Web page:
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TOPEKA, Kan. — DNA technology is a powerful tool in criminal justice. You might be surprised about the number of cases, however, that will never see a test lab.

Most of the time in FOX4’s Crime Files segment, we cover unsolved cases, or “cold cases,” where detectives need more information. There’s a bill moving through the Kansas Senate that could get some of them solved.

In many crime shows or movies, cases are solved when law enforcement runs DNA through some all-encompassing database. In real life though, that doesn’t happen.

Human rights activist Alvin Sykes has spent his life fighting for the rights of other people.

“DNA testing, when they do the search, they look at just open cases — those that are unsolved. They skip over the closed cases,” he said.

Sykes didn’t go to high school or college, but he likes to say he graduated “from the library.” He spent most of his late teens and early 20s reading. The lack of a degree hasn’t stopped him from getting an education. He taught himself about the legal system.

He’s done so much work that Innocence Project teamed up with him for Senate Bill 102.

“They said, ‘If you really want to do something too that has a nuts and bolts type of impact on wrongful convictions, it would be this here,'” Sykes said. “It was what I call one of those ‘duh’ moments. When they explained to me it was like, this is too simplistic. I mean, this should already be being done.”

They got to work.

“The credit for this goes to the Innocence Project and Alvin Sykes, who is with the Emmett Till Justice Campaign, who badgered me frankly to take a look at this,” Kansas State Sen. David Haley said. “I really didn’t get it frankly, what they were talking about. I thought [this happens] already, through CODIS.”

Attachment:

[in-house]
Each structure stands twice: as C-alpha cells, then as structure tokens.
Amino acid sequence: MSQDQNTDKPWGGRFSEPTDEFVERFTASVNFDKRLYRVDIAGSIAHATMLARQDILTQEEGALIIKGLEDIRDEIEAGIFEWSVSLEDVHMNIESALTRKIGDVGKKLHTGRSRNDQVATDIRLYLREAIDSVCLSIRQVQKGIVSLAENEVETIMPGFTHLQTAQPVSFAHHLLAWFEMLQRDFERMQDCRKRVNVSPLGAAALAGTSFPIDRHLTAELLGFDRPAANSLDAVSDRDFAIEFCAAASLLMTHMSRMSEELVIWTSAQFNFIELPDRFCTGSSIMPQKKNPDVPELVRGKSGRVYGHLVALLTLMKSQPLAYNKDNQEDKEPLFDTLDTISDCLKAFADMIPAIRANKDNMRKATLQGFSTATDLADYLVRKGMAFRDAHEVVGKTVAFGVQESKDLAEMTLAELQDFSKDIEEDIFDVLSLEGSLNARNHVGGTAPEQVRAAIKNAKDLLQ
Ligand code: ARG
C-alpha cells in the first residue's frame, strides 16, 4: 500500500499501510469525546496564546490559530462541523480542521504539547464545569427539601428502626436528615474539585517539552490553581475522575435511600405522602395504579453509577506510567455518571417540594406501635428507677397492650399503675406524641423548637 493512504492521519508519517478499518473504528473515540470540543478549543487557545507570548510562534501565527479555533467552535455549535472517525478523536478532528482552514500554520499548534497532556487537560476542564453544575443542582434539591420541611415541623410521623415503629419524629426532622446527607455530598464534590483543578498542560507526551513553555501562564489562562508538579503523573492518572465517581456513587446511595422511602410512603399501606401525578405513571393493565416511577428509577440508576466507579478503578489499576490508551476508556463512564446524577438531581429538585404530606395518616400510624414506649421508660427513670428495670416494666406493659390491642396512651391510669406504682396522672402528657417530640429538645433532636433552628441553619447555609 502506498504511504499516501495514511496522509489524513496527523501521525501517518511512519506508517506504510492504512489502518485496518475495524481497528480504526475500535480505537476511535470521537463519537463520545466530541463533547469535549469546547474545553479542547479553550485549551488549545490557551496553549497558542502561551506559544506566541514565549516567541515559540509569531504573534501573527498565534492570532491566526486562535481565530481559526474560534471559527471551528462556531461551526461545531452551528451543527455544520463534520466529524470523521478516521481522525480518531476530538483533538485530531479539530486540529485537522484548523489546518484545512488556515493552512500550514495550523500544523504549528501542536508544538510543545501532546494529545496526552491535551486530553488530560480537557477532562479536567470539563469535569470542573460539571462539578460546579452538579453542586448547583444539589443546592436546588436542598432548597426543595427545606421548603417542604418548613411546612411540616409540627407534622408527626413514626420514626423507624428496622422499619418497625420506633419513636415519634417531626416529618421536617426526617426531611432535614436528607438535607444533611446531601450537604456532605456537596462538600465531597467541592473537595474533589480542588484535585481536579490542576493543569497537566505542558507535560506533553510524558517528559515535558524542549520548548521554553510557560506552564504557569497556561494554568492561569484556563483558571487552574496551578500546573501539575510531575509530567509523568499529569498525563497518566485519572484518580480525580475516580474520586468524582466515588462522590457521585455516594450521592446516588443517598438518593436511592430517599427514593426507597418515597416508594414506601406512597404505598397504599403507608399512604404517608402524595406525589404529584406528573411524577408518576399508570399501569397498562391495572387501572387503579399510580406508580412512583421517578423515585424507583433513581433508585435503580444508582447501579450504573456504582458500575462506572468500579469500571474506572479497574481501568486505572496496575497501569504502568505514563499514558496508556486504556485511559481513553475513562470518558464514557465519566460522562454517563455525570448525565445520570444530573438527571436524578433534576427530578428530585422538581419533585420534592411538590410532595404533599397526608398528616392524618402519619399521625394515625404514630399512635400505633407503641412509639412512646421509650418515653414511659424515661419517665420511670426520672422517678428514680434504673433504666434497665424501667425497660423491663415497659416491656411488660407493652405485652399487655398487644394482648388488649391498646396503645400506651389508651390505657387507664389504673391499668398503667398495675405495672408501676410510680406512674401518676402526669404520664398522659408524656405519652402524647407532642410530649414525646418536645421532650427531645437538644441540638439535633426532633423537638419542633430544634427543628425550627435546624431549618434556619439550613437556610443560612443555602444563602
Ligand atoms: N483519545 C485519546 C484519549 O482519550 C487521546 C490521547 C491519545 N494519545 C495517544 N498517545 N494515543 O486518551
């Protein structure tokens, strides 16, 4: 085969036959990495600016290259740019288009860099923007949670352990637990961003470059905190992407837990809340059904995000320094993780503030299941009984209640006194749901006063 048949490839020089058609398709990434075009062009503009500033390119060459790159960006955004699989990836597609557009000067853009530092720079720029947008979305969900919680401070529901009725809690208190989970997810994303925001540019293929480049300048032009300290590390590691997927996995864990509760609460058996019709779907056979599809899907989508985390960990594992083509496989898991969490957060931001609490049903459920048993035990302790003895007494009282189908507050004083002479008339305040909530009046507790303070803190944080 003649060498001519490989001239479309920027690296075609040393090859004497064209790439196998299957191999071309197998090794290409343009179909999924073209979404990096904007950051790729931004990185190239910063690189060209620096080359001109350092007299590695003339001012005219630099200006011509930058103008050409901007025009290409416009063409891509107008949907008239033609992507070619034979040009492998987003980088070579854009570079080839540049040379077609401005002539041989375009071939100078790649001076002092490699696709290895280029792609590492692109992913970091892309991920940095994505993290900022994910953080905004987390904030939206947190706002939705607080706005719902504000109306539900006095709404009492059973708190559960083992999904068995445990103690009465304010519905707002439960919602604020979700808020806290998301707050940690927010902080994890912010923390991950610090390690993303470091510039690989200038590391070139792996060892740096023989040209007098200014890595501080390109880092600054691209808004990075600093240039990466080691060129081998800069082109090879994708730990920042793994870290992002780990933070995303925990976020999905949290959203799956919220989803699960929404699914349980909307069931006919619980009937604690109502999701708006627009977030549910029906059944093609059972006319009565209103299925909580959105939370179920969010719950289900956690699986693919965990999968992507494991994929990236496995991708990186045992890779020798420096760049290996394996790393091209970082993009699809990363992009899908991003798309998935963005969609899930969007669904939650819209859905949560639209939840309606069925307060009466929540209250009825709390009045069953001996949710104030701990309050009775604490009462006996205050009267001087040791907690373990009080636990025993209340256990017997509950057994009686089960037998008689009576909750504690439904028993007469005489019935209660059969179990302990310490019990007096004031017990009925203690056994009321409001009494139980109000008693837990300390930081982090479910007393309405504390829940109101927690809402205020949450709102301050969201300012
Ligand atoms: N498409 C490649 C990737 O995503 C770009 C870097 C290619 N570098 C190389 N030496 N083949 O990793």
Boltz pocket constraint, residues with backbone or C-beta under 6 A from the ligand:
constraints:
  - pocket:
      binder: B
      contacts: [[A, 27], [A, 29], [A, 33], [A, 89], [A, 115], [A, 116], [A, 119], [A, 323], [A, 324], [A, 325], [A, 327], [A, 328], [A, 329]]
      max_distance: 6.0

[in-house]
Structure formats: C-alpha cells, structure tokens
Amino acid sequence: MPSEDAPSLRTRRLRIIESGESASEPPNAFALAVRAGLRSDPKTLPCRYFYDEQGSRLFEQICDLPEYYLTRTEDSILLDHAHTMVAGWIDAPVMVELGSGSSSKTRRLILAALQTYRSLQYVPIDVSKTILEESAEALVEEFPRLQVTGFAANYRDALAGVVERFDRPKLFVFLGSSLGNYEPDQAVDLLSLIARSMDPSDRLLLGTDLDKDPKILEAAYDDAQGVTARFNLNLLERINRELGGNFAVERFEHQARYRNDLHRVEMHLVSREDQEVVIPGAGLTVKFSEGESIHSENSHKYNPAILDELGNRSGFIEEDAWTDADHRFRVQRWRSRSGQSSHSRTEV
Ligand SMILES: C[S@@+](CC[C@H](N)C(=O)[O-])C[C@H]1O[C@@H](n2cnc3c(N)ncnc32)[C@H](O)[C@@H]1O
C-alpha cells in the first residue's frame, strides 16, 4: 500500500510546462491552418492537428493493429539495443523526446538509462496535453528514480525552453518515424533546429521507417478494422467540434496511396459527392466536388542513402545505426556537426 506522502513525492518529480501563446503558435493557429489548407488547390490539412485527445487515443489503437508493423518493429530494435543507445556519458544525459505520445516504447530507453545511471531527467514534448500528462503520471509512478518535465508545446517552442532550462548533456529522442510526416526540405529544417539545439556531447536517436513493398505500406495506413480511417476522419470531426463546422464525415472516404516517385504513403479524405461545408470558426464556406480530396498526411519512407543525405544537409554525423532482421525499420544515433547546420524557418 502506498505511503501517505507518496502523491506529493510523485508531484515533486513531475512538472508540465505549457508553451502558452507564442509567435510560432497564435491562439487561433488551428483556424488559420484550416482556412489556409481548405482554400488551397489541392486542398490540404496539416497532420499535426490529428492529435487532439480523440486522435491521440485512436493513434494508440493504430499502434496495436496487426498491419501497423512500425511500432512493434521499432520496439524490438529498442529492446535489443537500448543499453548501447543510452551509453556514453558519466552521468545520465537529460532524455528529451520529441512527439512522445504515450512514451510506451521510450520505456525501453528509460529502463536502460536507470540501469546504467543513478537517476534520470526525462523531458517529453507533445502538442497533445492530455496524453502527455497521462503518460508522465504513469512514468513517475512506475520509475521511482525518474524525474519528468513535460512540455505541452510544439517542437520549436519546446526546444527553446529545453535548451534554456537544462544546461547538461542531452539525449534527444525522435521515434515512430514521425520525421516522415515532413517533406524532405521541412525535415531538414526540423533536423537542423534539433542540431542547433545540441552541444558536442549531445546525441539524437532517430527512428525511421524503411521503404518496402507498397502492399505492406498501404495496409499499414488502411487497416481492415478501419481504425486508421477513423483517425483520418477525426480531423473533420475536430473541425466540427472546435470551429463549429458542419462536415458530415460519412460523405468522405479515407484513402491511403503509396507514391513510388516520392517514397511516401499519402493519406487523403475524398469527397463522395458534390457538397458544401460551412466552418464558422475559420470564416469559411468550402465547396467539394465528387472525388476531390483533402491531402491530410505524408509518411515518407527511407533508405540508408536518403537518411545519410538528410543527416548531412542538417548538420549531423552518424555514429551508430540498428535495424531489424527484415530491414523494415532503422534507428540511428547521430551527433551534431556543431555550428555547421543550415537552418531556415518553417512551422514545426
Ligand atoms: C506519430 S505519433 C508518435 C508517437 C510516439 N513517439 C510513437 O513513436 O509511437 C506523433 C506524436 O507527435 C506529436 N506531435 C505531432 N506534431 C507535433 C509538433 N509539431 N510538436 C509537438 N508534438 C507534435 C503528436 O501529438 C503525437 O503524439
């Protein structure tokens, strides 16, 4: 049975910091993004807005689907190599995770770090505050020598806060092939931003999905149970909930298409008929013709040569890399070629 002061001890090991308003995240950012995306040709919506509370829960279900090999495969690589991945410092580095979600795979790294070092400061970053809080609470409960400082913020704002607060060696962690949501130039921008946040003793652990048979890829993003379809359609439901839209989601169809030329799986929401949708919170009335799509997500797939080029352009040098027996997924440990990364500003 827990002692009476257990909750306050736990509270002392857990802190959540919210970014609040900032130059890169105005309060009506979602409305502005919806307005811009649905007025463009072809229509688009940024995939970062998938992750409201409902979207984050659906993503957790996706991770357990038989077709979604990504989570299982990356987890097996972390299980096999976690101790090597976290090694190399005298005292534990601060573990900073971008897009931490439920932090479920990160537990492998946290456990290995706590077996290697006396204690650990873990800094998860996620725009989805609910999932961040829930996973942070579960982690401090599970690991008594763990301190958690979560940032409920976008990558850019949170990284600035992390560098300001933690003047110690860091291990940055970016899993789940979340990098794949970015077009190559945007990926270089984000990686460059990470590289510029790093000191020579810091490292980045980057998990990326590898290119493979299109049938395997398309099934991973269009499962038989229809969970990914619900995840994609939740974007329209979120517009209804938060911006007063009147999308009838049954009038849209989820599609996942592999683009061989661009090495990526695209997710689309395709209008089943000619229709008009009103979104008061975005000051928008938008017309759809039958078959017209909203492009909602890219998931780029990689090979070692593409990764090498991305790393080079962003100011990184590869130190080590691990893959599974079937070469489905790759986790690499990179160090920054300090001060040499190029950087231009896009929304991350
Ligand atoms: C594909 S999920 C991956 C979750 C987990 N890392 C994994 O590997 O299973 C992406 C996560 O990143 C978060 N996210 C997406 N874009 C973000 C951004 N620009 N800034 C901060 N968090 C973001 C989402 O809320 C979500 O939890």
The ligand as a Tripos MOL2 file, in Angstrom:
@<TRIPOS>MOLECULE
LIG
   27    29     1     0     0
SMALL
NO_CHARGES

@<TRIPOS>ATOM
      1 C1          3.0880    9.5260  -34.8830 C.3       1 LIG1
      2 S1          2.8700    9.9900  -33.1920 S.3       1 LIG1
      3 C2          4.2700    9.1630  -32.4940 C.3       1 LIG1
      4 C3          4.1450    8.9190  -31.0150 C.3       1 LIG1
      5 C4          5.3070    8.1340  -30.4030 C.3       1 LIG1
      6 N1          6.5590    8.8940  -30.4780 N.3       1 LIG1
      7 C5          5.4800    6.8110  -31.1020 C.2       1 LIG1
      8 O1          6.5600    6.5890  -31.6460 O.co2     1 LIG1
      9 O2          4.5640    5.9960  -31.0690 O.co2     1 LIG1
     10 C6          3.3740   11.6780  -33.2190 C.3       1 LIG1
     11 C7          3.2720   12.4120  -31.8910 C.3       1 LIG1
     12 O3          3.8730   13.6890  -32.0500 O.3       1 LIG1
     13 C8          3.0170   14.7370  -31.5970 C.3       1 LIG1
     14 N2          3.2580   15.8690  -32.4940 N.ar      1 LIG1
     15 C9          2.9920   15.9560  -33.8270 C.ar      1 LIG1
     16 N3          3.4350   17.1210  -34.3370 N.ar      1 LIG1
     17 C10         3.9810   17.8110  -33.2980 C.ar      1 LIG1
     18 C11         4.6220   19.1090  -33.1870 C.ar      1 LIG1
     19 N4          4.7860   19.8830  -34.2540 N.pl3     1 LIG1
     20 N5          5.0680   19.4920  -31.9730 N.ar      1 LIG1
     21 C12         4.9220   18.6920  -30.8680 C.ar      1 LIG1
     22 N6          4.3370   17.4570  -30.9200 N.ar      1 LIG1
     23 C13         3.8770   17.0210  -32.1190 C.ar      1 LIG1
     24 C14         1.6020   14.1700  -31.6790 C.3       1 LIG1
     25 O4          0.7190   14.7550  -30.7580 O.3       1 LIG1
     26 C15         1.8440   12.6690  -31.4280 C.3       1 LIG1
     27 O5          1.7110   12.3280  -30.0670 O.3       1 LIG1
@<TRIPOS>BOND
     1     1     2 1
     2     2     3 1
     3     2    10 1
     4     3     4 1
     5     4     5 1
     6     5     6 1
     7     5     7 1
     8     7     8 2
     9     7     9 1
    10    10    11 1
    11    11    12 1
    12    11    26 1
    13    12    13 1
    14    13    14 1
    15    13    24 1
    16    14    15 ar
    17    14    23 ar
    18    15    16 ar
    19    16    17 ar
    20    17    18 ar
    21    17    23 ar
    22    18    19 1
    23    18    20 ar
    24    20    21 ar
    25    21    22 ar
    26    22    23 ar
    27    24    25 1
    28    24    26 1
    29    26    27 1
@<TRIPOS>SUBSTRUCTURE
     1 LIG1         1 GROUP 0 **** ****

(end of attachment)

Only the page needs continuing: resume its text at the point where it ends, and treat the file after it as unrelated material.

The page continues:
The FBI runs CODIS, the Combined DNA Index System. But it doesn`t check closed cases. A closed case is when someone is charged, convicted and sentenced — the end.

But what if that person didn’t commit the crime and DNA could prove it? There isn’t a system in place now anywhere in the country where DNA is checked against those closed cases.

Supporters of this bill say there should be.

“This is something that’s saying when we have someone who’s already convicted, when there is a case that is closed, but the evidence may not have matched the defendant who was convicted,” said Tricia Bushnell, executive director of the Midwest Innocence Project.

Bushnell believes the bill will accomplish two things: preventing future crime and freeing people who don’t belong behind bars.

“When the evidence is suggesting that somebody else did it, how are we making sure that we’re keeping the public safe, preventing wrongful, correcting wrongful convictions, going forward together?” she said.

The bill calls for the creation of a Closed Case Task Force made up of 14 people from different backgrounds: prosecutors, crime victims, lawmakers, investigators.

“They would go over and develop protocol on how do you do this, how do you make sure that the hits gets delivered to the district attorney and the defense attorney and that whole process. The devil in the details type of thing,” Sykes said.

If it passes, Haley hopes it’ll set the precedent for the rest of the country.

“Frankly, that’s why I get a little giddy at the fact that this is really a common sense measure,” he said. “It’s just never been employed. To have Kansas be usually the last of progressive measures, to be the first in this case is something, that has me very excited.”

Bills go through a long process before they become law. The people who support this bill say it’s worth it.

“I give them the credit really for bringing this to me,” Haley said. “All I did, all I am is a go-between. I’m the conduit that had it drafted and that will hopefully shepherd it through the committee process and get a vote on it, so that we can employ it and have Kansas be the first of what hopefully will be all over this country, that’ll just take this common-sense measure into our judicial system.”

There was no opposition to the bill at last Tuesday’s Senate hearing in Topeka. Next, it will get heard on the Senate floor. If it passes, it’ll move on to the Kansas House. You can read Senate Bill 102 here.